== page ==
I am sitting in a hot, humid, tropical jungle teaming with the calls of birds and insects and howler monkeys. All around me, ferns and vines blot out the daylight. Venus flytraps tempt wayward flies. Coy fish swim at my feet. Then, some tourist on her cell phone wanders into my reverie: “There’s a flower garden! Oh, gosh! Insane! Awesome!”
Ten out of ten. Can confirm, the 139-year-old San Francisco Conservatory of Flowers in Golden Gate Park is worth the high at $9 per ticket—even more so this Tuesday when admission is free, courtesy of nearby cannabis club The Apothecarium.
“Thank you to Apothecarium for sponsoring Free Tuesday from August through October,” it states right there on the staid civic institution’s website.
THC, Meet High Society
It’s yet another data point on a trend. Long thought of as a down-market vice, THC is shattering the ceiling of high society. As stigma falls, more and more institutions are catering to middle- and high-income folks coming out of the cannabis closet. San Francisco’s Exploratorium and the California Academy of Sciences have packed them in with cannabis-themed nights. What’s left? Pavarotti at the San Francisco Opera, sponsored by Willie’s Reserve?
“It’s really exciting,” said Eliot Dobris at The Apothecarium, which has bespoke stores in the Castro, Marina, and SOMA neighborhoods. “I think we are going to see just a continuing embrace of cannabis-related businesses by cultural institutions that only a few years ago would have been cautious of doing stuff like that.”
The Apothecarium has given more than $350,000 in charitable donations since 2015, Dobris said. The Conservatory’s development director approached the club about sponsoring the three free admission days, which isn’t cheap. The Apothecarium is interested in fresh faces and atypical consumers, Dobris said. San Francisco has about two dozen licensed adult-use clubs, but the average non-consumer is loathe to wander into one.
“We’re looking for ways to underline who The Apothecarium is and what we’re all about, which is providing cannabis in a really comfortable environment where people can feel good about bringing their mom in. What better way to signal that than with a partnership with a 139 year-old institution?”
“People have a lot of fears about going into a dispensary for the first time. On mutual ground is a great way for us to get our message out,” Dobris said.
On Thursday, Aug. 2, The Apothecarium kicks off its free admission series with a VIP reception led by Kikoko Teas. Consumers are ravenous for the low-dose, high-quality teas aimed at improving sleep, sex, and anxiety—especially at The Apothecarium’s posh, Marina District store.
Clubs Close to the Conservatory
The greenhouses are always warm and inviting, no matter how foggy the city gets. (David Downs/Leafly)
Cannabis brands penetrating the mainstream face a game of inches. For example, Kikoko can’t serve medicated tea at the Conservatory reception, though they can serve alcohol. That’s “a sad irony” said Kikoko co-founder Samantha Jones. Even without THC, the event is “the perfect setting to have a tea party and introduce our tea to the general public and to help normalize it,” she said.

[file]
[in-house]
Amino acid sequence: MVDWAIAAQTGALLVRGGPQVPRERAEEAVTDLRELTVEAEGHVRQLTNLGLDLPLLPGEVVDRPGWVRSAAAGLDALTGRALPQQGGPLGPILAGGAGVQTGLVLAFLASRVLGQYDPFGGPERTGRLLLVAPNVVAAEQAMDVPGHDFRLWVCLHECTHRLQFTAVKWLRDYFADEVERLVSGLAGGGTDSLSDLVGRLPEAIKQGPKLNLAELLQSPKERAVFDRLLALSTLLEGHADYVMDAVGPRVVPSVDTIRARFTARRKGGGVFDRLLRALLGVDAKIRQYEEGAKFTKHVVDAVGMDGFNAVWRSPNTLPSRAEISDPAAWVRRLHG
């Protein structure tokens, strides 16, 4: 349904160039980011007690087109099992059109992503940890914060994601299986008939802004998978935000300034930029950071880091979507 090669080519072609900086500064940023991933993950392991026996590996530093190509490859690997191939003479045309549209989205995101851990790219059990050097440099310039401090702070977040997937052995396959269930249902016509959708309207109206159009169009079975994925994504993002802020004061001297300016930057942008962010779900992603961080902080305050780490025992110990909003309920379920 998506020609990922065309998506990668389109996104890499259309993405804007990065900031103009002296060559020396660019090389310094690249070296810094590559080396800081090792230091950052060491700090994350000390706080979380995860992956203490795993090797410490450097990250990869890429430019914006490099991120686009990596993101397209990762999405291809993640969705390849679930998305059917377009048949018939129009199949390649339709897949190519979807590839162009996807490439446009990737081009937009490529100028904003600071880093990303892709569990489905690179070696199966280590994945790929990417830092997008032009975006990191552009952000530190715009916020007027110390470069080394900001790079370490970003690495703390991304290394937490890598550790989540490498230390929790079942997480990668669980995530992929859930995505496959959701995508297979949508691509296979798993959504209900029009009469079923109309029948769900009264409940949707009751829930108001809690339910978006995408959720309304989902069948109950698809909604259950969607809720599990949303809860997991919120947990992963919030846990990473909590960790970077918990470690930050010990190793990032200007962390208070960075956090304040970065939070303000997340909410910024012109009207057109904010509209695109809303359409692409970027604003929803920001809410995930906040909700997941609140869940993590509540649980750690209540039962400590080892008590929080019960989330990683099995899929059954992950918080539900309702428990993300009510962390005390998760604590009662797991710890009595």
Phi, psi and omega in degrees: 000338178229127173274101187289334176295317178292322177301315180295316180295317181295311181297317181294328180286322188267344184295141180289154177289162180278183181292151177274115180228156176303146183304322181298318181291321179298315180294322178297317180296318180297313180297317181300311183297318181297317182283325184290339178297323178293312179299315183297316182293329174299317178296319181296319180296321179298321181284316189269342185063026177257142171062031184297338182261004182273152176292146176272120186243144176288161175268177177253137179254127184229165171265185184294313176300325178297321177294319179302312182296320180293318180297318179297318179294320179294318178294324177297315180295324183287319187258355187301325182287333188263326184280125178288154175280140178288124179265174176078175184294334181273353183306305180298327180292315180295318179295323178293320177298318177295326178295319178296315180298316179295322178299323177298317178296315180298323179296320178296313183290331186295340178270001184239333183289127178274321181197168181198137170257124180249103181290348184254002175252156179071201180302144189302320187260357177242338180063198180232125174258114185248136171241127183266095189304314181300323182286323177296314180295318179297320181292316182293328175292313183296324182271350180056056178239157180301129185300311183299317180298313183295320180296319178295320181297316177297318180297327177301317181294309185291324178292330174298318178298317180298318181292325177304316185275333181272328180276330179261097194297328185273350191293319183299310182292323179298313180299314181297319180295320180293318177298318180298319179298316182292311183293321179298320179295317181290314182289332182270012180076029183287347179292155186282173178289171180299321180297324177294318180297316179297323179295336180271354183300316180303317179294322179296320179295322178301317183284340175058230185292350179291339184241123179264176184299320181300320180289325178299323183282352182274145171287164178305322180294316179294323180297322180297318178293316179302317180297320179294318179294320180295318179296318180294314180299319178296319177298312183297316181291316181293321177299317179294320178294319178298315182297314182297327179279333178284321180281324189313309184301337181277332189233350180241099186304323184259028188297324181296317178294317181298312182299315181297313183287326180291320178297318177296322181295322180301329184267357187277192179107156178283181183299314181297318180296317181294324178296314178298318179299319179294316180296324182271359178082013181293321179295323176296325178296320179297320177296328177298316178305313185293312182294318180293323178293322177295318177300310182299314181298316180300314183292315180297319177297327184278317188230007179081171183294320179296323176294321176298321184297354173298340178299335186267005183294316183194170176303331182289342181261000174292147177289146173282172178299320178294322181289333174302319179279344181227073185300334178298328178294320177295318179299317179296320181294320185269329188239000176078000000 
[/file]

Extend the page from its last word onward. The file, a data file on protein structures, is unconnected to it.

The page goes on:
Kikoko pitches a wellness product that gives consumers an alternative to pharmaceuticals and alcohol. “It’s healthier for you than many pharmaceuticals and certainly alcohol,” she said.
And while it’s technically illegal to vape or smoke in Golden Gate Park—and certainly in the Conservatory—there’s nothing stopping you from vaping at the nearby lounge Harvest on Geary and Lyfting over to the Conservatory. Ditto for edibles, Jones said.
“I would highly recommend doing that. It’s just a gorgeous place with amazing history and plants—beautiful orchids, unusual plants I haven’t seen before. I would highly recommend a couple Kikoko teas and a shared ride over,” she said.
“It’s not at all an old person’s place,” said Dobris. “It is one of the most peaceful places in the city. To go around there and be surrounded by beautiful plants and the sounds of nature they pipe in — it’s really special. I totally think it’s a great place to go after enjoying your favorite cannabis.”
Indeed, I hit an Eden Extracts Forbidden Fruit cart on a secluded park bench just east of the Conservatory. I wandered among the weekday gaggles of tourists from England, France, South Asia, and beyond. It was shocking transferring from the cold, damp, windy Golden Gate Park into the warm, humid greenhouses—which contain five climates, from Amazonian aquatic plants to upper highland rainforest. You nose teases apart a vast bouquet of fragrances from the orchids and other flowering plants.
Everyone speaks in hushed tones as the sounds of water and piped-in wildlife soothe savage city nerves. Bring your headphones, put on some ambient music, and contemplate the universe in front of a pool of giant Amazonian water lilies. You leave refreshed, re-centered, and ready for more city action.
Forbidden Fruit: Vape carts and tourist attractions make a discrete pair. (David Downs/Leafly)
The San Francisco Conservatory of Flowers is located at 100 John F. Kennedy Dr. in Golden Gate Park. It’s open for free to all, courtesy of The Apothecarium Tuesdays, Aug. 7, Sept. 4, and Oct. 2. More info at conservatoryofflowers.org.